LOTRO: The Pros and Cons of Complex Lore
Professor Tolkien has created one of the most complex and rich fictional mythologies found in twentieth century fiction. There is both detail and ambiguity to be found in his collected works. For example, the line of Númenórean Kings or the family tree of Elrond are clearly explored and catalogued. Yet there are many more obscure and esoteric references littering the various texts, that pique the imagination by alluding to more nebulous people and events. What was the fate of the two Blue Wizards, Alatar and Pallando? What was so special about Queen Berúthiel cats which she used as spies? Are there really Were-worms "the East of East"? It is this balance between richly detailed faux heraldry and vague apocrypha which makes Middle-earth such a credible and living world.
Over the past twelve years Turbine and now Standing Stone Games have tapped into this vast wealth of lore and extrapolated it when writing the various narratives for their MMORPG. They have incorporated both the well known and the obscure. Broadly they have done this in a clever and respectful fashion. The central plot device for the initial game Shadows of Angmar is that the Witch-king's Steward, Mordirith, was once his greatest foe: Eärnur, King of Gondor. It’s a bold idea but not too outrageous to seem impossible. The writing is quite detailed and well researched so overall the idea is successful. Expanding Dunland and exploring the feuding clans and how Saruman exploited such a situation to his own benefit, is also a creative undertaking. Finding a village of Hobbits of Stoor antecedents in the region is also a nice lore-based reference that is expanded into a wider narrative. More recently, the Black Book of Mordor storyline has boldly addressed what happens after the War of the Ring, in the absence of Sauron’s controlling power. I enjoyed that the Cold Drake, Hrímil Frost-heart, was in fact a former ally of Morgoth, who eschewed his predecessor.
Yet building upon and adapting this complex lore is not always successful or well received by fans. For example, the recent Update 24: Vales of Anduin had an interesting plot line feature in the quest “The Stolen Gift”, in which it was explained that the Beornings shapeshifting ability was directly attributable to the wizard, Radagast the Brown. He allegedly bestowed them with a “gift” of knowledge allowing them to use this technique to take the form of Bears. Furthermore, it was a secret that was then stolen by the Gauredain, men of the wolf, and the Ungoledain, men of the spider. Such a plot device has opened up many further questions and not all are prepared to suspend their sense of disbelief to this degree. However, the debate that has ensued has interesting arguments on both side and certainly has encouraged LOTRO players to explore the source texts to seek further insight.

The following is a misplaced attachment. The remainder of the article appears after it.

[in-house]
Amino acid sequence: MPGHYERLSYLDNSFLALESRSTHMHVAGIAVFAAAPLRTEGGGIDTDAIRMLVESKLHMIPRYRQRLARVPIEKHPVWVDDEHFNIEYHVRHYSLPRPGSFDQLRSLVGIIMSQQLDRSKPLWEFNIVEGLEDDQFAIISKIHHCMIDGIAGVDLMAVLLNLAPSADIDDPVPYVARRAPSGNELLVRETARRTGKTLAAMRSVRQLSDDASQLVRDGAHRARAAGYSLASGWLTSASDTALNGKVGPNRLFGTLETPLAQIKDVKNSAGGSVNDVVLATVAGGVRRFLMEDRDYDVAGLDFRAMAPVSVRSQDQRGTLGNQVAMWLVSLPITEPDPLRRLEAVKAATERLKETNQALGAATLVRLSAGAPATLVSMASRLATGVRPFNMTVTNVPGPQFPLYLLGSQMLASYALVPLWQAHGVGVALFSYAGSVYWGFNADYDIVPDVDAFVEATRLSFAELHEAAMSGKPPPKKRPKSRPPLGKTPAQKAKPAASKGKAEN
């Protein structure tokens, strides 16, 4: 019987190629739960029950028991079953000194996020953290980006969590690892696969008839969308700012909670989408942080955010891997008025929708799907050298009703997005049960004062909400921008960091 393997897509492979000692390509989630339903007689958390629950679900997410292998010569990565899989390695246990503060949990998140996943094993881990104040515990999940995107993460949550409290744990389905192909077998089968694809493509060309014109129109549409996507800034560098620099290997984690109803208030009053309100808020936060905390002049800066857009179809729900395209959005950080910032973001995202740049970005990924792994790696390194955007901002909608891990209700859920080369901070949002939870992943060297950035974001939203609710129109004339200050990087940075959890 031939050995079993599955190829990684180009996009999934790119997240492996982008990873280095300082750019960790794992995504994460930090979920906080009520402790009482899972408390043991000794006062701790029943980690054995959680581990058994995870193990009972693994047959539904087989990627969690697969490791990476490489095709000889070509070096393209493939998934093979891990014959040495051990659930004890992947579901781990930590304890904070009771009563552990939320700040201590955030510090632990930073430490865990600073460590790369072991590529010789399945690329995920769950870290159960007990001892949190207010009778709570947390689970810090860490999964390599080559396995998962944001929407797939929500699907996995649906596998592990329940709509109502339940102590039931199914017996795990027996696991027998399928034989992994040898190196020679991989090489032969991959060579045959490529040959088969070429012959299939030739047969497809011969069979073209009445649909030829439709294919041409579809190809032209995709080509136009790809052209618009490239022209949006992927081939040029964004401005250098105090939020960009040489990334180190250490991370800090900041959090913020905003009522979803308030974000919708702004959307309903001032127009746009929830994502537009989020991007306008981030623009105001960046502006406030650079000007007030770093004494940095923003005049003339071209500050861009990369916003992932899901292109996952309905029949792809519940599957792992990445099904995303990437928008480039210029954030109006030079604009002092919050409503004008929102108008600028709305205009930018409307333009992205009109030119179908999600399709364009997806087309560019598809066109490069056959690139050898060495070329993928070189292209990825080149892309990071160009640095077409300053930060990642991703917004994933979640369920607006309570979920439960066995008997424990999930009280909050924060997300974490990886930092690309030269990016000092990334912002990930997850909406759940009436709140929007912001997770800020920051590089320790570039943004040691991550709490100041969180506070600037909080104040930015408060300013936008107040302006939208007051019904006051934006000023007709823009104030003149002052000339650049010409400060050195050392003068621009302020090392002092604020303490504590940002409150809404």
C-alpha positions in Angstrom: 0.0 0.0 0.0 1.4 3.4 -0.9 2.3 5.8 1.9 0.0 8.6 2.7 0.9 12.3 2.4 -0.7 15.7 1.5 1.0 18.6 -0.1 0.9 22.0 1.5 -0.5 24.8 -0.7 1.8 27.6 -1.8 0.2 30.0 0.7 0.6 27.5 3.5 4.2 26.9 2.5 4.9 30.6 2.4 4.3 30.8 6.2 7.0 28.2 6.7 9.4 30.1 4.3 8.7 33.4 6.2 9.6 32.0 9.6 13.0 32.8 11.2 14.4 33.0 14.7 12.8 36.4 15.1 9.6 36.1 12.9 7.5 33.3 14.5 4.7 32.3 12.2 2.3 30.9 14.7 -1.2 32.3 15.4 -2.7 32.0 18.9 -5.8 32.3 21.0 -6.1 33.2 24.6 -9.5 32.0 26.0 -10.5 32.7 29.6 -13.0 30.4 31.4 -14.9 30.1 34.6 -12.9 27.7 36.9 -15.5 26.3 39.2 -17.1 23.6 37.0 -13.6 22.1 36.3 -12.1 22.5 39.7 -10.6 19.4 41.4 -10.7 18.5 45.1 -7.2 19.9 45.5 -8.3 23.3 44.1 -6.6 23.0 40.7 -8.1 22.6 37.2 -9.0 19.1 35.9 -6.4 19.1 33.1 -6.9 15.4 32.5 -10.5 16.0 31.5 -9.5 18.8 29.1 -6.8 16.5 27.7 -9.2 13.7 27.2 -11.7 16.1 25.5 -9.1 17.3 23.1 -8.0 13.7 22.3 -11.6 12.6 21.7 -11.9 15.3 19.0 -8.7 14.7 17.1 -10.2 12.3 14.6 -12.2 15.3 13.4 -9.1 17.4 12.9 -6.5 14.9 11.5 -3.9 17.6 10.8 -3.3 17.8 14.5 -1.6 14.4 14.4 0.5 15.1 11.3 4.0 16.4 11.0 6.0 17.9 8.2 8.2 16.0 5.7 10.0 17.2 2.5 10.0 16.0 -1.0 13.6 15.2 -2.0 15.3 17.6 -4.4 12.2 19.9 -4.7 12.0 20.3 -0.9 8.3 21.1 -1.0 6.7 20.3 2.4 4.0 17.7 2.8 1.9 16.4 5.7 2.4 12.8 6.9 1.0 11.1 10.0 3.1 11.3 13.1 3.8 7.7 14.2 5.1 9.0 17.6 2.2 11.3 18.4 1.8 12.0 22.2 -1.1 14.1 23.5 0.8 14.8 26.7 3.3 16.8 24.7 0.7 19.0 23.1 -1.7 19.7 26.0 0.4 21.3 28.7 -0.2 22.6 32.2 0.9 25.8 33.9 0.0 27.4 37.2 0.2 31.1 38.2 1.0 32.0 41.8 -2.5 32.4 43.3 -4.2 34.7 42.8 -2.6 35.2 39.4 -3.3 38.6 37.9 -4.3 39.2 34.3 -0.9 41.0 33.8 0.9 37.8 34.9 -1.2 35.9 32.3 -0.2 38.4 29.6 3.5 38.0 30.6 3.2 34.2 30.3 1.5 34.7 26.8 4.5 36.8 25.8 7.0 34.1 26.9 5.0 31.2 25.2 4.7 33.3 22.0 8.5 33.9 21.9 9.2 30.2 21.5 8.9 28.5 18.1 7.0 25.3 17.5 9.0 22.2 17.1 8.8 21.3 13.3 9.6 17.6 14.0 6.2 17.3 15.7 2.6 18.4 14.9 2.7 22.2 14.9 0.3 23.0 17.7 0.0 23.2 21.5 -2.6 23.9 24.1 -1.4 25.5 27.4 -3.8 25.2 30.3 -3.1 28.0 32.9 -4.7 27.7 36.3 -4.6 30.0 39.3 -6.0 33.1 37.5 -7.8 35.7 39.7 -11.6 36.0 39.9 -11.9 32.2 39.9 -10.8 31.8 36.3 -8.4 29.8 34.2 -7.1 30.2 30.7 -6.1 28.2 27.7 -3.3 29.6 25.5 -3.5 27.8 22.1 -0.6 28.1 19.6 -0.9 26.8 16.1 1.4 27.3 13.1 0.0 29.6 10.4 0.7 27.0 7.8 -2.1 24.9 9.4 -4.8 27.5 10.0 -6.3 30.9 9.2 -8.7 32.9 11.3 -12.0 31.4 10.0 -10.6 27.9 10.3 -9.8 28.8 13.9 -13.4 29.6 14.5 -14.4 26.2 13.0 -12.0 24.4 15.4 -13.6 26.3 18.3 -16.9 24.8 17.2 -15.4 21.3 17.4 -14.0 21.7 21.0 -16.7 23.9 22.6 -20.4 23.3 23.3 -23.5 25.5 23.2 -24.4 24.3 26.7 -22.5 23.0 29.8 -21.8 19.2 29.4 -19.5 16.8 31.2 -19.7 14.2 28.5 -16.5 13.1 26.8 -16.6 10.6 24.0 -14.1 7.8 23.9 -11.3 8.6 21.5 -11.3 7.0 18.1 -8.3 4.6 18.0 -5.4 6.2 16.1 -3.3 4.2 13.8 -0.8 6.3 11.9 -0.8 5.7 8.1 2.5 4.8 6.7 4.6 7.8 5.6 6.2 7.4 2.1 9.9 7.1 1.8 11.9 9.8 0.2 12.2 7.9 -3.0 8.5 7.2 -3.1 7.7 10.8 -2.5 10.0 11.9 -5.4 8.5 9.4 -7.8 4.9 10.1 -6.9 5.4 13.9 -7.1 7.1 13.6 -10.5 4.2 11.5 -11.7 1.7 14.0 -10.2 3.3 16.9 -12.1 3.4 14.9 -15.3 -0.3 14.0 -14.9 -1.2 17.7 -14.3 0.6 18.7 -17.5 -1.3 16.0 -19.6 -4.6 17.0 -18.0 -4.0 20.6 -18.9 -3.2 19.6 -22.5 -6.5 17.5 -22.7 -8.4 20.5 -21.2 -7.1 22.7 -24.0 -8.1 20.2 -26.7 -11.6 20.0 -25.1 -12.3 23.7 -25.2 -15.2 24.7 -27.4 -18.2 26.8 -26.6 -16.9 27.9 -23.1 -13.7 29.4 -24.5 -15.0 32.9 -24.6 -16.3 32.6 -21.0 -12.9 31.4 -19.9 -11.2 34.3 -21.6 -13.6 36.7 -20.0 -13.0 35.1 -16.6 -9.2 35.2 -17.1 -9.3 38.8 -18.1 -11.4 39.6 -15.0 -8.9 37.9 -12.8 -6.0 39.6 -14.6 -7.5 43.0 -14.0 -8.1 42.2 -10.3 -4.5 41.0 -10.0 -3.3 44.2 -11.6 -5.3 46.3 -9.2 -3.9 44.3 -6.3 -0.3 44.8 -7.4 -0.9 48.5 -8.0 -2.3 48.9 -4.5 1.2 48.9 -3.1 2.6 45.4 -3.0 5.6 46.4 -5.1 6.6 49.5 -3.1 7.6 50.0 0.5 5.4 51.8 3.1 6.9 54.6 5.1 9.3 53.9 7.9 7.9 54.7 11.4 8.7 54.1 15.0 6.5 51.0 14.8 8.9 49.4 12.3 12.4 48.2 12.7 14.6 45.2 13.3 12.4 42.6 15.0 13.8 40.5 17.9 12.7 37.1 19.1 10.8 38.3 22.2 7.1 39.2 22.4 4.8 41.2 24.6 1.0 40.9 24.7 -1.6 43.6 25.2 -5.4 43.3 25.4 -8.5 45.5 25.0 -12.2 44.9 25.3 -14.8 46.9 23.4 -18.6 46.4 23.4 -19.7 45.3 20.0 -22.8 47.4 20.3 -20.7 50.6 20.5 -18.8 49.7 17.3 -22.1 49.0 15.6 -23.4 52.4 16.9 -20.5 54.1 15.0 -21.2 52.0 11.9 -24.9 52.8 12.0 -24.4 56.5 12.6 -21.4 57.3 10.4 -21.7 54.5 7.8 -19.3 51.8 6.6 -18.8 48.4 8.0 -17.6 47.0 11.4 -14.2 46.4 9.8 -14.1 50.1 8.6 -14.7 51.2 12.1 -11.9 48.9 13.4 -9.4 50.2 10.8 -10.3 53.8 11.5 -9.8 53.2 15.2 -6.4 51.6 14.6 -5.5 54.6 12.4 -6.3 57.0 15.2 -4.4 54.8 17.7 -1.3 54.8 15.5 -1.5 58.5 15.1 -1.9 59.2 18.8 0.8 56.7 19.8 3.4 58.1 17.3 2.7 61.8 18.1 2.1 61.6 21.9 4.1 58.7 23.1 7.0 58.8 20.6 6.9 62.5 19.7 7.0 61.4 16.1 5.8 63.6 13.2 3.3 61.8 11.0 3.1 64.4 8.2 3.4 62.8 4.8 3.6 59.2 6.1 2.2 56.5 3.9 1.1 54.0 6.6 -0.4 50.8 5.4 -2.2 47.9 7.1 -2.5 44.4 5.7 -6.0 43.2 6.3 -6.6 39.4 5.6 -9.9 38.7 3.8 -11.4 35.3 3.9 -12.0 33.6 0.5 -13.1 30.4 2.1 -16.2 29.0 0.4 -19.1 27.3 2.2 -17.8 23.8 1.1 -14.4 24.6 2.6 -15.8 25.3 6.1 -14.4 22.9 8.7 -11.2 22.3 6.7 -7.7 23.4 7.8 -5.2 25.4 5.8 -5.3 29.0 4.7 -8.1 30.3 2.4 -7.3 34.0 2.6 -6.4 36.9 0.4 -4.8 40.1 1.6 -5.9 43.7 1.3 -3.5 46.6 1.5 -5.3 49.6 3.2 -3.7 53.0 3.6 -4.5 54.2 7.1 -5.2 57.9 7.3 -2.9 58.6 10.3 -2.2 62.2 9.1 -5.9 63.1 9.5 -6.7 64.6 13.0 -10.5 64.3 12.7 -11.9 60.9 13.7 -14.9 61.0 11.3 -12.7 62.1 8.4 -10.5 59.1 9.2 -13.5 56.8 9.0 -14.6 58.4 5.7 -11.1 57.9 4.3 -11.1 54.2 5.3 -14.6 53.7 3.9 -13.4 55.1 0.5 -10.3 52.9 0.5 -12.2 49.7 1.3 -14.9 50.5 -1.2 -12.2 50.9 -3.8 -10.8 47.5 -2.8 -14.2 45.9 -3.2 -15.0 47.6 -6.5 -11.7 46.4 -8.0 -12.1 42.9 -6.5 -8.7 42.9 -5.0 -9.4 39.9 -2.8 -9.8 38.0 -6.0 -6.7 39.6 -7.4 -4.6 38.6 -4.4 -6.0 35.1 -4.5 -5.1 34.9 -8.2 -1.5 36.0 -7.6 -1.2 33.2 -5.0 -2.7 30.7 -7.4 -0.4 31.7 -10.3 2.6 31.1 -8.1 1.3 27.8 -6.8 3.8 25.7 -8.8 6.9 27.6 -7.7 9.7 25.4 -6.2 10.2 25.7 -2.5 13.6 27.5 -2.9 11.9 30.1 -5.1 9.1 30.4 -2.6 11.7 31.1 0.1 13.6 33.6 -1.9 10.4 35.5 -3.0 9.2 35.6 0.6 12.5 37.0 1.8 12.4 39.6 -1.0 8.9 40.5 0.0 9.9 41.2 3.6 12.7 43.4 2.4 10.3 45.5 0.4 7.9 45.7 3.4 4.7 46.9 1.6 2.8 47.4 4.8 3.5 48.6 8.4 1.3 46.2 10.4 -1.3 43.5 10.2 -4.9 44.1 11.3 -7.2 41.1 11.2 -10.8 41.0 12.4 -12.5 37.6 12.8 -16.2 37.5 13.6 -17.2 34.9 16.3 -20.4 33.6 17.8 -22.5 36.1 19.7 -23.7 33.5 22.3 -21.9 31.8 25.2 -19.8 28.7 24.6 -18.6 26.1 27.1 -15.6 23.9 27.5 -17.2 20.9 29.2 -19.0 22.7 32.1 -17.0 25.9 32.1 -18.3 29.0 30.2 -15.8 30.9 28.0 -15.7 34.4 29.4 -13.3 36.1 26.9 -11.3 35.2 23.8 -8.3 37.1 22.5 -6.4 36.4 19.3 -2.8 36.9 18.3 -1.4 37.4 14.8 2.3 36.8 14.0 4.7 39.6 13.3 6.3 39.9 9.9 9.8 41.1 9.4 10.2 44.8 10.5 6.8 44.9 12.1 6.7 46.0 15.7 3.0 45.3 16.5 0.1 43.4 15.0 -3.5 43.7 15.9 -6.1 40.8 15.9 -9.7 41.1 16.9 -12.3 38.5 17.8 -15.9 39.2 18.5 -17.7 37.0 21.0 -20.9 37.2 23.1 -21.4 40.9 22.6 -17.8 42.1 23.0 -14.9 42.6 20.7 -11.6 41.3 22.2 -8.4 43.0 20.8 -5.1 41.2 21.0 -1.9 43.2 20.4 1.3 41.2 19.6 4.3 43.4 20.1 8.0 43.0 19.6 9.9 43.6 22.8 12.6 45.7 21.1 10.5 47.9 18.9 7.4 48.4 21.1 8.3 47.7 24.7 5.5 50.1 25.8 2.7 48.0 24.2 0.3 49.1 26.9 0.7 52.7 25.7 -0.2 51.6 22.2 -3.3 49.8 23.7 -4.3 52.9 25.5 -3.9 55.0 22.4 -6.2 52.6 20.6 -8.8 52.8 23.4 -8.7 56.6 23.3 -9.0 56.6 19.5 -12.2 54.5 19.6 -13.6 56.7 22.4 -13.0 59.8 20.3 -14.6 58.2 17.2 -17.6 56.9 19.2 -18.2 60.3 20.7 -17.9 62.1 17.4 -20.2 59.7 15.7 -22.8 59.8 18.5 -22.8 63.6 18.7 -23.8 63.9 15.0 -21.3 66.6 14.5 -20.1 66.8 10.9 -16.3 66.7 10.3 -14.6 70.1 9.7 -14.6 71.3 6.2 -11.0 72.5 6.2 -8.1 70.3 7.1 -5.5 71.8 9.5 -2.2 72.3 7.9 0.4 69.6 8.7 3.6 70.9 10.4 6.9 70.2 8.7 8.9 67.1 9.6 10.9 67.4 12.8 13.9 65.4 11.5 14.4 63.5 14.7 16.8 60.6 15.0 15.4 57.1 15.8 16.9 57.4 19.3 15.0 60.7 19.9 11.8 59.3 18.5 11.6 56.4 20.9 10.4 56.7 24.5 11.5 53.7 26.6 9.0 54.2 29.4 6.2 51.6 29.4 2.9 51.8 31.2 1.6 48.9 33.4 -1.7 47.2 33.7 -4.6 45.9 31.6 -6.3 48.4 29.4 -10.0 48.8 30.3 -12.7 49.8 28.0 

Another issue that has arisen in recent years is LOTRO developers being a slave to convention. The story of Beren and Luthien and their doomed relationship is well known in established Middle-earth canon. It is an important tale and naturally is relevant to the parallels between Aragon and Arwen, except this time round the relationship does not have such tragic overtones (the incompatibility of lifespans not withstanding). However, the writers at Turbine/Standing Stone Games now seem to habitually couch any sort of mixed race or even inter-generational relationship in “doomed terms”. Need I mention Calenglad and Gwindeth, Wynmar and Noriel or Nona and Horn? And let us not forget the struggles between Father and Daughter with such characters as Golodir and Lorniel as well as Laerdan and Narmeleth. I’ve wondered at time whether a staff writer had a bad relationship at a key time in their life and never got over it? As for Calenglad, he’s clearly trying to punch above his weight.
Fans like lore. It is part of the appeal of many franchises. Fans like to learn and become knowledgeable as a sign of their devotion to that which they love. But lore and canon are a double-edged sword and fandom is only a short step away from the myopia of fundamentalist zealotry. What some Tolkien fans forget at times is that the MMORPG The Lord of the Rings Online is an adaptation of the professor’s work and not a pure representation of them. To accommodate the requirements of the MMO game genre, a lot of concessions have to be taken onboard right from the get-go. Therefore I see both the pros and cons of strong lore in a franchise and see adaptation as being a means to experiment in presentation and interpretation, especially when the source material was intended to be as such. Hence, I can accommodate LOTRO’s iteration of Middle-earth and simultaneously enjoy the radical departure from accepted canon presented in a game such as Middle-earth Shadow of War. But that is not the way that everyone rolls so inevitably controversies will arise and opinions will differ.